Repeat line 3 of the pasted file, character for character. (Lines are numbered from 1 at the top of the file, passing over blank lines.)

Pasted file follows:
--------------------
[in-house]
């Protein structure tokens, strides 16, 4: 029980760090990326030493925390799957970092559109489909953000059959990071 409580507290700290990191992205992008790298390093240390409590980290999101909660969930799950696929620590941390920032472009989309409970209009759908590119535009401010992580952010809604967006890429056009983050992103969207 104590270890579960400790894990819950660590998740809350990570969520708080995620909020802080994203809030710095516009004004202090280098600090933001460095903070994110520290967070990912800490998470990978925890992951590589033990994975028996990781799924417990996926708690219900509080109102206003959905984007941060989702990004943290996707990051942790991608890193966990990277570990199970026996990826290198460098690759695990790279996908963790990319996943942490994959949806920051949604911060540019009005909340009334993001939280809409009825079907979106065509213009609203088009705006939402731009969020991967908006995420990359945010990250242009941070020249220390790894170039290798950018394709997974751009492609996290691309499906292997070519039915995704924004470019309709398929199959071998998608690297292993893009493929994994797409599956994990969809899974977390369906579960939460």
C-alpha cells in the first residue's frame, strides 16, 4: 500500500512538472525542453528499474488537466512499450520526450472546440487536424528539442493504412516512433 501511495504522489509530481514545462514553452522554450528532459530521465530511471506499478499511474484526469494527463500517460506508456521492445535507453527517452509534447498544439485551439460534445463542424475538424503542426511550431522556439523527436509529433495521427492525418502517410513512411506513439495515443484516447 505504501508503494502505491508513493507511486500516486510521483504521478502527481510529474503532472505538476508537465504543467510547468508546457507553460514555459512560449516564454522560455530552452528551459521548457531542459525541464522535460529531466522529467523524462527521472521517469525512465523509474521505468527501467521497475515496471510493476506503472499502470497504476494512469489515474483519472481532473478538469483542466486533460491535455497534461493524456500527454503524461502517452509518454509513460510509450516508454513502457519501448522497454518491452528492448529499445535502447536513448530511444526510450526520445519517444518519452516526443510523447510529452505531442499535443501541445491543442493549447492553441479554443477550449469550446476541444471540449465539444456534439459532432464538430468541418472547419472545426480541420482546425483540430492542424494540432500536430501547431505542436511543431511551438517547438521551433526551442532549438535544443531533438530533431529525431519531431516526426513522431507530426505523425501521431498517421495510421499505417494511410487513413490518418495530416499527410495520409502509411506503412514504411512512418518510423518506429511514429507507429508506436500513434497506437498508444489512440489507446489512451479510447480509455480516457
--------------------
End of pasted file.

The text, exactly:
C-alpha cells in the first residue's frame, strides 16, 4: 500500500512538472525542453528499474488537466512499450520526450472546440487536424528539442493504412516512433 501511495504522489509530481514545462514553452522554450528532459530521465530511471506499478499511474484526469494527463500517460506508456521492445535507453527517452509534447498544439485551439460534445463542424475538424503542426511550431522556439523527436509529433495521427492525418502517410513512411506513439495515443484516447 505504501508503494502505491508513493507511486500516486510521483504521478502527481510529474503532472505538476508537465504543467510547468508546457507553460514555459512560449516564454522560455530552452528551459521548457531542459525541464522535460529531466522529467523524462527521472521517469525512465523509474521505468527501467521497475515496471510493476506503472499502470497504476494512469489515474483519472481532473478538469483542466486533460491535455497534461493524456500527454503524461502517452509518454509513460510509450516508454513502457519501448522497454518491452528492448529499445535502447536513448530511444526510450526520445519517444518519452516526443510523447510529452505531442499535443501541445491543442493549447492553441479554443477550449469550446476541444471540449465539444456534439459532432464538430468541418472547419472545426480541420482546425483540430492542424494540432500536430501547431505542436511543431511551438517547438521551433526551442532549438535544443531533438530533431529525431519531431516526426513522431507530426505523425501521431498517421495510421499505417494511410487513413490518418495530416499527410495520409502509411506503412514504411512512418518510423518506429511514429507507429508506436500513434497506437498508444489512440489507446489512451479510447480509455480516457